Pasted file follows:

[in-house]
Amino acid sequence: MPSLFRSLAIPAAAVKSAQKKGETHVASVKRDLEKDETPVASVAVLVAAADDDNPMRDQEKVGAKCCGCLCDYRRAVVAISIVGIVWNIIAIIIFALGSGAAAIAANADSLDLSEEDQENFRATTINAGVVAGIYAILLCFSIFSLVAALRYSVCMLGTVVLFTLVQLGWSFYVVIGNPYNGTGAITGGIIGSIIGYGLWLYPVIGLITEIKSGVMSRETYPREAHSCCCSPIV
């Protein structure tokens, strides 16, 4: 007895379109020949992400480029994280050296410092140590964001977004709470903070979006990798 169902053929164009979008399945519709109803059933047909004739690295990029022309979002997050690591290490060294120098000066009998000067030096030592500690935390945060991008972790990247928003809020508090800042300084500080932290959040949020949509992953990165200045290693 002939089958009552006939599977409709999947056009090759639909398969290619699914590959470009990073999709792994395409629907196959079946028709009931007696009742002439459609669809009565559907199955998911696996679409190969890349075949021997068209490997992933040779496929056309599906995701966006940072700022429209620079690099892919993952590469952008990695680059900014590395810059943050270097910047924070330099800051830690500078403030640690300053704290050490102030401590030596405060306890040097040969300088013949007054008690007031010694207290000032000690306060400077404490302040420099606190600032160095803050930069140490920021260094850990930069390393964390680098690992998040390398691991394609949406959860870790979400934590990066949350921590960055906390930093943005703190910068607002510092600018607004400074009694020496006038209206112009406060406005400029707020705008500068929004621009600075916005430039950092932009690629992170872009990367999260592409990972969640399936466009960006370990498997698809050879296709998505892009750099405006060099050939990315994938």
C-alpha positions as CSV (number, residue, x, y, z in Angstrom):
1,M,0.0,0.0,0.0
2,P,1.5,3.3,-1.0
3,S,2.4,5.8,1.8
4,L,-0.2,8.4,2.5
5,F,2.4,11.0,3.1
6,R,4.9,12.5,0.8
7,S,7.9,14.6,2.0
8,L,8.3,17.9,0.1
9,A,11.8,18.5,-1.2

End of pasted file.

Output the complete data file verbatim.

[in-house]
Amino acid sequence: MPSLFRSLAIPAAAVKSAQKKGETHVASVKRDLEKDETPVASVAVLVAAADDDNPMRDQEKVGAKCCGCLCDYRRAVVAISIVGIVWNIIAIIIFALGSGAAAIAANADSLDLSEEDQENFRATTINAGVVAGIYAILLCFSIFSLVAALRYSVCMLGTVVLFTLVQLGWSFYVVIGNPYNGTGAITGGIIGSIIGYGLWLYPVIGLITEIKSGVMSRETYPREAHSCCCSPIV
């Protein structure tokens, strides 16, 4: 007895379109020949992400480029994280050296410092140590964001977004709470903070979006990798 169902053929164009979008399945519709109803059933047909004739690295990029022309979002997050690591290490060294120098000066009998000067030096030592500690935390945060991008972790990247928003809020508090800042300084500080932290959040949020949509992953990165200045290693 002939089958009552006939599977409709999947056009090759639909398969290619699914590959470009990073999709792994395409629907196959079946028709009931007696009742002439459609669809009565559907199955998911696996679409190969890349075949021997068209490997992933040779496929056309599906995701966006940072700022429209620079690099892919993952590469952008990695680059900014590395810059943050270097910047924070330099800051830690500078403030640690300053704290050490102030401590030596405060306890040097040969300088013949007054008690007031010694207290000032000690306060400077404490302040420099606190600032160095803050930069140490920021260094850990930069390393964390680098690992998040390398691991394609949406959860870790979400934590990066949350921590960055906390930093943005703190910068607002510092600018607004400074009694020496006038209206112009406060406005400029707020705008500068929004621009600075916005430039950092932009690629992170872009990367999260592409990972969640399936466009960006370990498997698809050879296709998505892009750099405006060099050939990315994938």
C-alpha positions as CSV (number, residue, x, y, z in Angstrom):
1,M,0.0,0.0,0.0
2,P,1.5,3.3,-1.0
3,S,2.4,5.8,1.8
4,L,-0.2,8.4,2.5
5,F,2.4,11.0,3.1
6,R,4.9,12.5,0.8
7,S,7.9,14.6,2.0
8,L,8.3,17.9,0.1
9,A,11.8,18.5,-1.2